The longevity of such archives depends on how long those programmes continue to get funding, and whether or not the devices of tomorrow continue to be able to read the media of today. I suspect that at some stage I will feel the need to make a copy of at least some of my writing onto that most flexible and futureproof of media — paper — for future Bowens to read, if they should wish to do so.
Why this name
Some reasons why this diary has this name:
- When I first put it online there were hardly any diaries on the web, and I thought it would attract hits from people curious about Australia
- Because the “average” word sounds a little self-deprecating, which I like, though lately I’ve thought it sounded almost grandiose
- To annoy any white supremacists who might be outraged that someone who is not entirely Caucasian would dare to call themselves an average Australian (okay so I thought of this reason after it happened — if I find the e-mail again, I’ll post it)
- It was originally “An average Australian’s diary” so it would be near the top of the alphabetically sorted Yahoo directory — though I note I’ve fallen out of that list completely now.
- It was a better name than Toxic Custard
I reserve the right to delete or edit anything. It’s my web site, I pay for the hosting. If you want to express your freedom of speech, get yourself your own web site. That said, I generally don’t act like a Nazi on the comments, and I don’t generally fiddle with comments which disagree with my opinions. Comments that will incur my wrath include:
- Spam. This gets deleted, out of hand.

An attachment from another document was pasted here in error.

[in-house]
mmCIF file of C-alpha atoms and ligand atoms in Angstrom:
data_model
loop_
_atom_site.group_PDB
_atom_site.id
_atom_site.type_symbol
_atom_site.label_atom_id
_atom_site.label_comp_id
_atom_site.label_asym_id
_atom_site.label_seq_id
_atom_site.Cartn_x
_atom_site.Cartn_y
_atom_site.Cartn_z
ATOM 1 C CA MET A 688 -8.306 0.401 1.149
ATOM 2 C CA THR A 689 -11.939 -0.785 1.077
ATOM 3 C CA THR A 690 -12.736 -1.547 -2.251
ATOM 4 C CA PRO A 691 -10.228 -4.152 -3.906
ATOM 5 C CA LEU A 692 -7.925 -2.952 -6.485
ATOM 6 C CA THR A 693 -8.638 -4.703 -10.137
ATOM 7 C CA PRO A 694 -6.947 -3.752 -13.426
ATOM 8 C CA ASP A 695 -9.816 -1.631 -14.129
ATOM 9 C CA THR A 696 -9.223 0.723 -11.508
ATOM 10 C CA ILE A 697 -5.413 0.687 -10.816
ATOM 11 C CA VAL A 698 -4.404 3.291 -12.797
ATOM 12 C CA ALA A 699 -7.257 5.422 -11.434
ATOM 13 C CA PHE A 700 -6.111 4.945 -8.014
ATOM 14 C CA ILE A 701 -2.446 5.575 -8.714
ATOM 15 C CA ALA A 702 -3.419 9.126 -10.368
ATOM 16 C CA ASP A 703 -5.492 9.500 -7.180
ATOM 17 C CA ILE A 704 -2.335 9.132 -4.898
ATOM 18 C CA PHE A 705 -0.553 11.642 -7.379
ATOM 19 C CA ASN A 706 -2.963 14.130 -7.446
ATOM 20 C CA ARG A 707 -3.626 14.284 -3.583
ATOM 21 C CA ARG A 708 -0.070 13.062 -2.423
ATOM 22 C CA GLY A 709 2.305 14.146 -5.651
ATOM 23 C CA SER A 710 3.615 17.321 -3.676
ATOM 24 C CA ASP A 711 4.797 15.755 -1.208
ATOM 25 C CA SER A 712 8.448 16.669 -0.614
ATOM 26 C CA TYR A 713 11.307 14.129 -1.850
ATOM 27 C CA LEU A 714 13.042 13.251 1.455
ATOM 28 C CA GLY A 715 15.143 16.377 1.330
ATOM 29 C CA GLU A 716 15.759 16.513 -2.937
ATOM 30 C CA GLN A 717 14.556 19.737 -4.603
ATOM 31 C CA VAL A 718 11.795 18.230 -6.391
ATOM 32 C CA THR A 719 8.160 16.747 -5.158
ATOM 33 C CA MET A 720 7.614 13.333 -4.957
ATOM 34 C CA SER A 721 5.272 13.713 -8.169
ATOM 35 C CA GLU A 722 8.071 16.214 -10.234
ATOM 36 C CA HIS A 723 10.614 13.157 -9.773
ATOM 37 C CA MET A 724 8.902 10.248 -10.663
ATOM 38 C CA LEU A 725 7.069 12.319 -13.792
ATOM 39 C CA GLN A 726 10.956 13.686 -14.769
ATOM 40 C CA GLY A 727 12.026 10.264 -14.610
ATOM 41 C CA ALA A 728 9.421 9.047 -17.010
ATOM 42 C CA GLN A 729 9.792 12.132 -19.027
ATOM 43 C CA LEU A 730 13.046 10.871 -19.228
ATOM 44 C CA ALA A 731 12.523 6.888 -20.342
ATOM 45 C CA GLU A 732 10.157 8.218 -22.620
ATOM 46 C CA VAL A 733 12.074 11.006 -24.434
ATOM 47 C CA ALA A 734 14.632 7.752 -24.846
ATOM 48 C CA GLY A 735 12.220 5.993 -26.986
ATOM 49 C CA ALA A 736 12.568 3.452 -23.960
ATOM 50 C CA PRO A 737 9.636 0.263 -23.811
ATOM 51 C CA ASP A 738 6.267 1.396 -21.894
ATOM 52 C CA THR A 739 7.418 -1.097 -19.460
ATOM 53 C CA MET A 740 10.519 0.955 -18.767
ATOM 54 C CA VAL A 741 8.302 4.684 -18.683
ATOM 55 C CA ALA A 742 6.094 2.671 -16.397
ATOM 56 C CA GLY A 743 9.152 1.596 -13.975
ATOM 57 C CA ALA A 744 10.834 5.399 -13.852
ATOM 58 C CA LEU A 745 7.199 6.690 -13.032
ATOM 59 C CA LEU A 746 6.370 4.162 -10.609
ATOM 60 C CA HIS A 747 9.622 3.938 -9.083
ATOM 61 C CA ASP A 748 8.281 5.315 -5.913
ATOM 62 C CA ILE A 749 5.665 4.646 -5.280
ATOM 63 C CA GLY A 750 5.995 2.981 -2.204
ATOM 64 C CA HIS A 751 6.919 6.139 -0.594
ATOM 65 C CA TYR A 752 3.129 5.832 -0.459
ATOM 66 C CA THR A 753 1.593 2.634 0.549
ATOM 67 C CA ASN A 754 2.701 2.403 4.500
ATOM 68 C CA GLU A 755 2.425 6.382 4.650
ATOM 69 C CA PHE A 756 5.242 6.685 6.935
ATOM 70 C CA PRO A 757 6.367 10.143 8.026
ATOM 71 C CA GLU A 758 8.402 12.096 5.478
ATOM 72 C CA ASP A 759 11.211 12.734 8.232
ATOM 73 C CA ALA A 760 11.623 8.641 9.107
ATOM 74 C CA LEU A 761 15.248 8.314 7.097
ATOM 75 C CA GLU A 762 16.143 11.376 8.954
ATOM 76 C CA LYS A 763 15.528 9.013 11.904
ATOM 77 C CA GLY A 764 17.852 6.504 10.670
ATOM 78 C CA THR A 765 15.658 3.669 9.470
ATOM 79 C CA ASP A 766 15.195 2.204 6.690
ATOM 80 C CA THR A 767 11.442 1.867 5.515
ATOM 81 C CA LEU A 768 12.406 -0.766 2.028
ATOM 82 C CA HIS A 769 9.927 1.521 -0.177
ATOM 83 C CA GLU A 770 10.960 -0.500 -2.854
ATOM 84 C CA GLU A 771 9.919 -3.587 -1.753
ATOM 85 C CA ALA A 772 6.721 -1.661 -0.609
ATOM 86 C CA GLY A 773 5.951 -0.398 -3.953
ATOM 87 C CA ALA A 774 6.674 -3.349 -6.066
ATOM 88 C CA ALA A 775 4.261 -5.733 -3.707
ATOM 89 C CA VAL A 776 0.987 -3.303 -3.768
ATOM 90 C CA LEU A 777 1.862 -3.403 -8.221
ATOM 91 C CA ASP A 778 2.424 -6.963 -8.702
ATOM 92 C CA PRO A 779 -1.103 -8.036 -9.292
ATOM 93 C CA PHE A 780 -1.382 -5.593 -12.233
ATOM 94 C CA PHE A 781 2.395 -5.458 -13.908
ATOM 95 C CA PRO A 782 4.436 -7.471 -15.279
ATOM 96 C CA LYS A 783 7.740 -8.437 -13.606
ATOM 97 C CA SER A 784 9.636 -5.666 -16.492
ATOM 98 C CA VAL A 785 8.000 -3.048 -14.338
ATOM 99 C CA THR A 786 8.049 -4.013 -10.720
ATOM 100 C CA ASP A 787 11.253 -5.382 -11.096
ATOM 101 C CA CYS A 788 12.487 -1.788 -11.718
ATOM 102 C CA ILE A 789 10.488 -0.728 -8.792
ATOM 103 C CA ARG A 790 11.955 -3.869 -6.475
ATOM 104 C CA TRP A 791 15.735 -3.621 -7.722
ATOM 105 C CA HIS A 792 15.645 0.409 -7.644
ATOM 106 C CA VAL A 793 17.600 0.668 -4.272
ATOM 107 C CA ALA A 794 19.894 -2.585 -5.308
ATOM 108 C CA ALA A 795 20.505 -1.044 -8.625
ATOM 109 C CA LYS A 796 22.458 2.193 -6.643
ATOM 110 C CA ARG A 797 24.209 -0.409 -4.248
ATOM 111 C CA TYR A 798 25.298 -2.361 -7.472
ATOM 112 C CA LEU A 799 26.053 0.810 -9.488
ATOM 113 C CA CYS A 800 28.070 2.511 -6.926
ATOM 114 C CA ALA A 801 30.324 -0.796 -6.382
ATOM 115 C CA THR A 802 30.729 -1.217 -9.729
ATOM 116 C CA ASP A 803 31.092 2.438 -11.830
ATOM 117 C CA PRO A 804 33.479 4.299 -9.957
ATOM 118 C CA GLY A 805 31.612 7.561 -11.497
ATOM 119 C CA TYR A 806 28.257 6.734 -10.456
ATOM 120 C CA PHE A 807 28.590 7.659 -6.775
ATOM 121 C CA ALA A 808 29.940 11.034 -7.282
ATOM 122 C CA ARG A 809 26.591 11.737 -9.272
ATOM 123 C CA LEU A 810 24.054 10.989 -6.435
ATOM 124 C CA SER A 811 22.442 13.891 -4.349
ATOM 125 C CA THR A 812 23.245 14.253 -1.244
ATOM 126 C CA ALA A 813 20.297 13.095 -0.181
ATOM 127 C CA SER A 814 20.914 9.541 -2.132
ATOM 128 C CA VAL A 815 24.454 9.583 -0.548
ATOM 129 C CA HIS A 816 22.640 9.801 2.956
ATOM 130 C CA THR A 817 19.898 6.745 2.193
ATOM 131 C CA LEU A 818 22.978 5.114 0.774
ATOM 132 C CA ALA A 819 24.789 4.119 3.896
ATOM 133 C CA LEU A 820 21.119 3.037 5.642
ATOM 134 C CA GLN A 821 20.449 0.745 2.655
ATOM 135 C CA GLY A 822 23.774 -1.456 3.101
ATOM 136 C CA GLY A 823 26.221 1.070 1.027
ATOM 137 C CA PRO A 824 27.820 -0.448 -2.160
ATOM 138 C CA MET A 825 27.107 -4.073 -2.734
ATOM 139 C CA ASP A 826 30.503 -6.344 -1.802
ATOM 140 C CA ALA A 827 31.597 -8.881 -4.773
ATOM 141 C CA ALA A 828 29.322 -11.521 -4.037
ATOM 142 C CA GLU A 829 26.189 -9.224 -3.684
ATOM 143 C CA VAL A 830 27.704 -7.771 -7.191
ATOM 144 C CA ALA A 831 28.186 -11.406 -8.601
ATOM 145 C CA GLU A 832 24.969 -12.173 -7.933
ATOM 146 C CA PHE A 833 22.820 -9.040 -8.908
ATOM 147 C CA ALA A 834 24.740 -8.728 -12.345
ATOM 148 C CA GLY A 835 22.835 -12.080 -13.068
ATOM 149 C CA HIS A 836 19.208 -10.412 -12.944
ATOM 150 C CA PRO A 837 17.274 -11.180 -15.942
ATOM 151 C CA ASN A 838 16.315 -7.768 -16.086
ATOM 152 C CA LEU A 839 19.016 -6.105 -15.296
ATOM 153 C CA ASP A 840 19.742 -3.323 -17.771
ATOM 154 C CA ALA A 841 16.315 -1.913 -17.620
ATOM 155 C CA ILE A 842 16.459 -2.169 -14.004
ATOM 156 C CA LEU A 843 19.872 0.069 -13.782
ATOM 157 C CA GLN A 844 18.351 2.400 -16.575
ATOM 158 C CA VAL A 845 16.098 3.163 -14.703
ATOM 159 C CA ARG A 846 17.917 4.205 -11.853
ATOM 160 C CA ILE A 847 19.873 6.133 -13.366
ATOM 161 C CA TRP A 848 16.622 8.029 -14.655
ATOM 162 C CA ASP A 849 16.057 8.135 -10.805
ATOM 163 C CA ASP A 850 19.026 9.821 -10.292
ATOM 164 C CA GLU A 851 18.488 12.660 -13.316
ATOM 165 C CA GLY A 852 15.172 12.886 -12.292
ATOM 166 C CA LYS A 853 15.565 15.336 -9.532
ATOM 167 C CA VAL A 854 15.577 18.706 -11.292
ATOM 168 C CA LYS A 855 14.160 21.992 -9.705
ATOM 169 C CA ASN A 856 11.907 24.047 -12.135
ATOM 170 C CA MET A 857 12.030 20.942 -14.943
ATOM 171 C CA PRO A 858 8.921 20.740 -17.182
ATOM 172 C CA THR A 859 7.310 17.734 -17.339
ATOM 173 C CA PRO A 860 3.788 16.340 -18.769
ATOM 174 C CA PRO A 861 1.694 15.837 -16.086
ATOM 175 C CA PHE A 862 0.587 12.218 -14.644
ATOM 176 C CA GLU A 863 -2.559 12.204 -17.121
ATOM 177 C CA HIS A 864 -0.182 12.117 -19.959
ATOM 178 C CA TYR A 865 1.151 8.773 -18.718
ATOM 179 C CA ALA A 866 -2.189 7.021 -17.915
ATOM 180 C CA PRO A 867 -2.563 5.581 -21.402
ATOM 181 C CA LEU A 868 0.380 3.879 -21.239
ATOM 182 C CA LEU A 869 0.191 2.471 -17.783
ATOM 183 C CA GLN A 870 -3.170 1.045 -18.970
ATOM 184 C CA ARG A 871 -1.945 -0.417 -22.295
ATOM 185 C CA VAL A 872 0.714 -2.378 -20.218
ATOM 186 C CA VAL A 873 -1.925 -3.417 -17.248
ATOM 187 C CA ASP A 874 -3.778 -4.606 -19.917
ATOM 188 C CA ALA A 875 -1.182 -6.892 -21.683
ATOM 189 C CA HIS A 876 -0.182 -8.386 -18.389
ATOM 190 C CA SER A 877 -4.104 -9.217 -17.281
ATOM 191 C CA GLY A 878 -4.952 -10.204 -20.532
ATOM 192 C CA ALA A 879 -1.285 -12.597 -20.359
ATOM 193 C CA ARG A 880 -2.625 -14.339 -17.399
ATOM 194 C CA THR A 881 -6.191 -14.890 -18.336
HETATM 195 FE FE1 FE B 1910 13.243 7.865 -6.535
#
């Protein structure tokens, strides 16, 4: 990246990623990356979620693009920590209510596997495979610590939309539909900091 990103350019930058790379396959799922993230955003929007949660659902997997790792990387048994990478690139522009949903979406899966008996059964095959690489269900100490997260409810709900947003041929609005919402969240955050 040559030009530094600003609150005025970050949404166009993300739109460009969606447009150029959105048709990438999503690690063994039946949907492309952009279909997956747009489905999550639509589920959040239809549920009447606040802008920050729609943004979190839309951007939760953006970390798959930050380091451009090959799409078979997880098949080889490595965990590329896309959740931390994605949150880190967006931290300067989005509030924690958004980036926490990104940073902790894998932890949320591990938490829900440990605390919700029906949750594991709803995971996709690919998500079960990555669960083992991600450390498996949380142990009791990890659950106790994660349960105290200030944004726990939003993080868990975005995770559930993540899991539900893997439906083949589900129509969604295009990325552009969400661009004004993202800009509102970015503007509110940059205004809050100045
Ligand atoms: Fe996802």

- Comments which (like spam, really) are blatantly irrelevant to the topic at hand.
- Anything plainly designed to offend, be it aimed at myself, my friends, or whoever.
- Anything else deemed inappropriate.
Think of it as being a bit like going to the pub. Everybody’s welcome, but if you’re just causing trouble, insulting other people or annoying the proprietor, you’ll be ejected.
New comments are currently disabled 60 days after the post has gone out. Theoretically this may cut down on comment spam, though I’m by no means certain that it works, and I may change this in future.
E-mail addresses on comments get stored in the database, so I can reply personally, but never shown on the pages, to avoid spammers picking them up.
Sometimes I edit posts after I have published them. Yeah, apparently this is very bad form. It’s mostly fixing
typagraph… typograf… typos. Occasionally I’ll read something back and think of a much better (wittier, usually) way of saying it, and change it. But I try my best not to fundamentally change the essence of what I’ve written. And certainly not after someone has commented on it.
This particular post may get added to as a kind of one stop FAQ.
Anything else I should say? Any questions to add? Put ’em in the comments.